First United relies principally upon Trans World Airlines v. Hughes, 449 F.2d 51 (2d Cir. 1971), rev'd on other grounds, 409 U.S. 363, 93 S.Ct. 647, 34 L.Ed.2d 577 (1973), a complex antitrust case involving a multimillion dollar claim for lost profits, which we find to be entirely inapposite. The court there explained that it was the "unliquidated and uncertain" nature of the alleged lost profits that necessitated the holding of a hearing and that the hearing was to be limited to a determination of whether profits had actually been lost and the extent to which any such loss was attributable to the violations established by the default, rather than to causes beyond the scope of the suit. Id. at 70.
We note that Fed.R.Civ.P. 55(b)(2), which governs the matter of a damages hearing for a default judgment, says only that the district court "may conduct such hearings . . . as it deems necessary and proper . . . ."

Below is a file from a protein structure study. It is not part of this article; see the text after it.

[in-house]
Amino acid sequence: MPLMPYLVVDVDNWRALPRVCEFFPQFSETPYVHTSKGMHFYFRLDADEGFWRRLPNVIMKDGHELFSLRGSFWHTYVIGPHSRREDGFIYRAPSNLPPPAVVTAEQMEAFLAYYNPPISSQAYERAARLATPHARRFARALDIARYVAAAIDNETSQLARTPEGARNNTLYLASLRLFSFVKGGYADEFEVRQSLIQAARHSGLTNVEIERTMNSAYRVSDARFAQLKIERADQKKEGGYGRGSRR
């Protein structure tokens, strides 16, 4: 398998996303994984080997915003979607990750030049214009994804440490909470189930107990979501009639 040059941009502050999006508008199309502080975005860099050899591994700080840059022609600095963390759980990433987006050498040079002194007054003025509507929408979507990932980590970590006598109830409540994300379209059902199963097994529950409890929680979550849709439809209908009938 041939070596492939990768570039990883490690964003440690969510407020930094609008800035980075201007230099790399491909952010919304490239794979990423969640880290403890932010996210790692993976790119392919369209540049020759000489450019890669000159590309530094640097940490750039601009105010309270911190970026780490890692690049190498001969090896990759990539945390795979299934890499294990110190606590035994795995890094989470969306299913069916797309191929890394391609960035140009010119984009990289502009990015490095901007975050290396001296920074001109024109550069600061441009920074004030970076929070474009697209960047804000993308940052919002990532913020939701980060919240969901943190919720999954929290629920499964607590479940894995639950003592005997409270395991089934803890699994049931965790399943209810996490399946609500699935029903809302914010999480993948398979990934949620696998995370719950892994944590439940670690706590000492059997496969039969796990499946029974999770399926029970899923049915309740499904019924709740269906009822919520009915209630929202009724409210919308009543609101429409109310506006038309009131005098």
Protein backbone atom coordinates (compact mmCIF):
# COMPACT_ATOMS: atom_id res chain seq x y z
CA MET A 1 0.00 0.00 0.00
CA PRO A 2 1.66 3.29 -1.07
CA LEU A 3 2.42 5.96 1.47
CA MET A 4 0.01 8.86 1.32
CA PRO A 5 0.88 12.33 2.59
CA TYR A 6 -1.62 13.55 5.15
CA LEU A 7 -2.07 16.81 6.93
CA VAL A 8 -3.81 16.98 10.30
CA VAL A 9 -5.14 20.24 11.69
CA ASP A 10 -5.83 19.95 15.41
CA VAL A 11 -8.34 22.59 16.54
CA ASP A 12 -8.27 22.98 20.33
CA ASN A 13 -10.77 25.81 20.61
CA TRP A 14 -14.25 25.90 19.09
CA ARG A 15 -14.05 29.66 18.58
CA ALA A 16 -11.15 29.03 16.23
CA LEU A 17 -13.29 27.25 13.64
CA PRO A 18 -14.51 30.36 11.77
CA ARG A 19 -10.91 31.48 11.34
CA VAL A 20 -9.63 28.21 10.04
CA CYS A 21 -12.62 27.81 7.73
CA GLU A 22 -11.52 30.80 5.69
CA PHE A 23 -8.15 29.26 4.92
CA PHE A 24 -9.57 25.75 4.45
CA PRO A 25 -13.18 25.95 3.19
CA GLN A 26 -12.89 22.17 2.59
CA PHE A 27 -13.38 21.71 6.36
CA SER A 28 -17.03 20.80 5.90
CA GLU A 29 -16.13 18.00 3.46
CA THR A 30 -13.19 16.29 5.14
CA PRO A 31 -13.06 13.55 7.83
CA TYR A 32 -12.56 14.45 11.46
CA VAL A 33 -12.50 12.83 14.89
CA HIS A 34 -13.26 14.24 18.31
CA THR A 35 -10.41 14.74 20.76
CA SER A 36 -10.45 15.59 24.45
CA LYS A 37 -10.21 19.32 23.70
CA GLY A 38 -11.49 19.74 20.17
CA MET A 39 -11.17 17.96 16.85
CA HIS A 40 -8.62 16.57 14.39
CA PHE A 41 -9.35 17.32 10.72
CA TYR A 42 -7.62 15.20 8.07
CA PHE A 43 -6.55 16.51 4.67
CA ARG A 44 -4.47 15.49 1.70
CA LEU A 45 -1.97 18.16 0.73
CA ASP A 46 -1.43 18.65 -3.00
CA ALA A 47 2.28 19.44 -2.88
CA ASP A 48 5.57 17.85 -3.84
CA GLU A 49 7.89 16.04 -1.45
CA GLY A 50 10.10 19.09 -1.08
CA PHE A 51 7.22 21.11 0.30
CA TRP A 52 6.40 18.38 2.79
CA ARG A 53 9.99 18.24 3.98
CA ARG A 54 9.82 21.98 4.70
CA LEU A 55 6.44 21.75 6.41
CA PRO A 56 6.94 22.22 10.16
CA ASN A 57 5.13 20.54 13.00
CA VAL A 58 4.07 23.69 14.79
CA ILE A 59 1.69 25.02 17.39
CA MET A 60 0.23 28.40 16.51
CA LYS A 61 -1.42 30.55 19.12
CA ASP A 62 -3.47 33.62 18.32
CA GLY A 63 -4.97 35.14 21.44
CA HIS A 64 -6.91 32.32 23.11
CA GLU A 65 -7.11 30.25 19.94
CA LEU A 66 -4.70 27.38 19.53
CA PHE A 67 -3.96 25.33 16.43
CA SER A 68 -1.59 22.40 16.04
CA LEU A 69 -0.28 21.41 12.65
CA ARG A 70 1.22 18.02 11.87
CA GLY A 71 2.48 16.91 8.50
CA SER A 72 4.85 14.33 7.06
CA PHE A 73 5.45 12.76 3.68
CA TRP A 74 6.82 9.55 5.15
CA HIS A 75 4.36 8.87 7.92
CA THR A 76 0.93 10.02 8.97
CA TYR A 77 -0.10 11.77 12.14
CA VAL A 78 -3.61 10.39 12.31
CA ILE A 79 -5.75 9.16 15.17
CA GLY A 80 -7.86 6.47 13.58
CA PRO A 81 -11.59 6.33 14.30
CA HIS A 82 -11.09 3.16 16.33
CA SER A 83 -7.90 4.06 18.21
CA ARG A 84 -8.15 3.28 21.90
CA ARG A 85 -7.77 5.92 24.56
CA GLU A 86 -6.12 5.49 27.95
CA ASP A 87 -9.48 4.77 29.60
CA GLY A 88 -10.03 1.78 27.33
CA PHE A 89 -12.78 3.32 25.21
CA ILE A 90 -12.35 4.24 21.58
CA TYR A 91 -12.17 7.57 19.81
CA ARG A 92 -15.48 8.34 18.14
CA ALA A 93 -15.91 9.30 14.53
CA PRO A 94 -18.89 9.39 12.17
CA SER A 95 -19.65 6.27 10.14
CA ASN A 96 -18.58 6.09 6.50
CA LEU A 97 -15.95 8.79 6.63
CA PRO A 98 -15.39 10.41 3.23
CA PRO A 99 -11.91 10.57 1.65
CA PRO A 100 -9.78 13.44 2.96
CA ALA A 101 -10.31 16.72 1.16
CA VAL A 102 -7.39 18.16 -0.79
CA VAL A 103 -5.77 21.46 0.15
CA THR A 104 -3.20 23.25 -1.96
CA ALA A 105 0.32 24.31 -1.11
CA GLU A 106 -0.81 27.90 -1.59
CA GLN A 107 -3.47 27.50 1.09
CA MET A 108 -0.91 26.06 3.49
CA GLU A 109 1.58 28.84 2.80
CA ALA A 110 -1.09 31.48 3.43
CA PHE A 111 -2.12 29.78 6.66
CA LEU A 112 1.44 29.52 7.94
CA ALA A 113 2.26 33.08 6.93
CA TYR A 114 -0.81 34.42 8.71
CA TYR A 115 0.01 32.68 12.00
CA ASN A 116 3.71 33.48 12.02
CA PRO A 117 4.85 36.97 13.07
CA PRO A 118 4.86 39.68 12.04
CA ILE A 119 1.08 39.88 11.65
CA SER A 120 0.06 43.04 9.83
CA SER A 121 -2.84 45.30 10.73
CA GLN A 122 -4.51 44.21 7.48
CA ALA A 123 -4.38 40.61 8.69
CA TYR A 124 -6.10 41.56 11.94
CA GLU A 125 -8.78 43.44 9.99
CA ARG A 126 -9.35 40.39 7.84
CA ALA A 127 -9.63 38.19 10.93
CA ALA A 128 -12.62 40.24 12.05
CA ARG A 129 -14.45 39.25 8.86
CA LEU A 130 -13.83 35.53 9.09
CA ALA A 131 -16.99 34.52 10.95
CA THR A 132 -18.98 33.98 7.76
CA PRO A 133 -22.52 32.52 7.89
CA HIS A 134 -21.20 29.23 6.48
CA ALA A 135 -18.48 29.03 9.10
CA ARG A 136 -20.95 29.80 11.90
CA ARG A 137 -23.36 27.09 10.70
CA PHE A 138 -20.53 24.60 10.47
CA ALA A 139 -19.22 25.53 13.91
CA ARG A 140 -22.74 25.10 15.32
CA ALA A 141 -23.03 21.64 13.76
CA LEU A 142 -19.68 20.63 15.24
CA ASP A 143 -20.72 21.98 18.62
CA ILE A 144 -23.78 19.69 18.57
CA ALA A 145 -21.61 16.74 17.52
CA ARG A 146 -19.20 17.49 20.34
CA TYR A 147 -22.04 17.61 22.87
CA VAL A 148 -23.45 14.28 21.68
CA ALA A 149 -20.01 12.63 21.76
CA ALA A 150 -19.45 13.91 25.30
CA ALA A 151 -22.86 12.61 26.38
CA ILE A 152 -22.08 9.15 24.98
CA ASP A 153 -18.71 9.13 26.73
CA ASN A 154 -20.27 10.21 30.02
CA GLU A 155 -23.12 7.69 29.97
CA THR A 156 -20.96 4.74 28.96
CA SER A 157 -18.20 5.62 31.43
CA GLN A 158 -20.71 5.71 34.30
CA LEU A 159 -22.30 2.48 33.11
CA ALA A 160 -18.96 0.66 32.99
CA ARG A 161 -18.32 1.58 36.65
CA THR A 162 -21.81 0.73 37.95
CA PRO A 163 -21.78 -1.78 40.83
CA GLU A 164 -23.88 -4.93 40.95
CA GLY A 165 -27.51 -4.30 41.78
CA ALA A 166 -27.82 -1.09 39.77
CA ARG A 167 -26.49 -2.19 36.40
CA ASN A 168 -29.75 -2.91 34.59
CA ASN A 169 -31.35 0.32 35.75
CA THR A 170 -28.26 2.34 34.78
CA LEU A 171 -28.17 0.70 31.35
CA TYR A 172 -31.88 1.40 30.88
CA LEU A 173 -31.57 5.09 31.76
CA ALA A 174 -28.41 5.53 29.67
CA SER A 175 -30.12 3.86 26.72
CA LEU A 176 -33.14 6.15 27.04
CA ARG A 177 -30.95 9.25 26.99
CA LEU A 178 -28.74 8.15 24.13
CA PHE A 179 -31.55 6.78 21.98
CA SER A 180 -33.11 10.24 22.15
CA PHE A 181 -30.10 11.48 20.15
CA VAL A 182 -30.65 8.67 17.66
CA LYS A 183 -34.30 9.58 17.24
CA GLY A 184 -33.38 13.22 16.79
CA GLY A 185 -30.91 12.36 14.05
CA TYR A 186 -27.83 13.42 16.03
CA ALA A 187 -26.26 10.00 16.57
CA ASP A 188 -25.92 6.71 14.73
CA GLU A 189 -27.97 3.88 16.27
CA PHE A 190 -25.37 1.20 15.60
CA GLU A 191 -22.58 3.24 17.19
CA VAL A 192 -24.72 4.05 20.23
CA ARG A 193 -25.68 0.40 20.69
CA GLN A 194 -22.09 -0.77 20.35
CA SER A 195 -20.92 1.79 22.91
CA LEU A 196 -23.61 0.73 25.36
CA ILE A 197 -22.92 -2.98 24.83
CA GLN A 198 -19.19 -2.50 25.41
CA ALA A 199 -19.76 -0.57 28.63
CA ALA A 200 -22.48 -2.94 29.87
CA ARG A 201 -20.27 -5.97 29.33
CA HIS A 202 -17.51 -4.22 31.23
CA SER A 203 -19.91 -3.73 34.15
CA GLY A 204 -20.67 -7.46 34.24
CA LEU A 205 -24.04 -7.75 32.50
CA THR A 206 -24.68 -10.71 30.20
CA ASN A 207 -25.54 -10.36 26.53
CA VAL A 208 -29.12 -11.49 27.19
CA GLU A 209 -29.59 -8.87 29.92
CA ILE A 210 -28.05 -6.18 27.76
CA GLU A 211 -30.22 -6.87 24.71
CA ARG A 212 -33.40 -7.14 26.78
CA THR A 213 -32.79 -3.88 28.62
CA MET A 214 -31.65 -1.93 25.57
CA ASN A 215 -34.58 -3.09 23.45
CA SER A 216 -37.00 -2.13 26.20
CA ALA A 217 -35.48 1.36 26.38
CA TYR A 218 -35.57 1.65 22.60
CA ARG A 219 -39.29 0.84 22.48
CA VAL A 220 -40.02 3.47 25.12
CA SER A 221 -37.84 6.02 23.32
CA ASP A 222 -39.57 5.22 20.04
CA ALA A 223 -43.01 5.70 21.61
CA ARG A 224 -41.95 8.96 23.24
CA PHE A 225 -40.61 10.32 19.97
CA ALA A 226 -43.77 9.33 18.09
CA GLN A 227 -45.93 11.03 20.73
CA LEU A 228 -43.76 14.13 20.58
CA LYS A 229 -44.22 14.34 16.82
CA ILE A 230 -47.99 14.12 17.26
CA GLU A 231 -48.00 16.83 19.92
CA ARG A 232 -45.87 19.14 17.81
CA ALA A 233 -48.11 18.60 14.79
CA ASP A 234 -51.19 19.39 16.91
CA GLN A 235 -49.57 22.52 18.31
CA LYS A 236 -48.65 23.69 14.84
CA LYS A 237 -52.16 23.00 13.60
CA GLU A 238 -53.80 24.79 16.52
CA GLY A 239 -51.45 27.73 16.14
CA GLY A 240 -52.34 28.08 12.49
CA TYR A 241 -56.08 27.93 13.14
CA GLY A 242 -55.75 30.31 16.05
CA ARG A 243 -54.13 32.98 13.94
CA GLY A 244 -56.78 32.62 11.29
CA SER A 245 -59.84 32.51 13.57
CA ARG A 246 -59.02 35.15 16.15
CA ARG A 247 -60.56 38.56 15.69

Here, by contrast, there is no question as to the precise amount of Brockton's total losses stemming from its investment in the Penn Charter CD — $783,868.63, including pre-judgment interest, as of the time the default judgment was entered. Brockton arrived at this figure by doing simple arithmetical computations, which have gone unchallenged by First United. Under these circumstances, the brief hearing that the court held on the computation of damages was more than sufficient. Cf. Dundee Cement Co. v. Howard Pipe Concrete Products, Inc., 722 F.2d 1319, 1323 (7th Cir. 1983) (hearing unnecessary where "the amount claimed is liquidated or capable of ascertainment from definite figures contained in the documentary evidence or in detailed affidavits").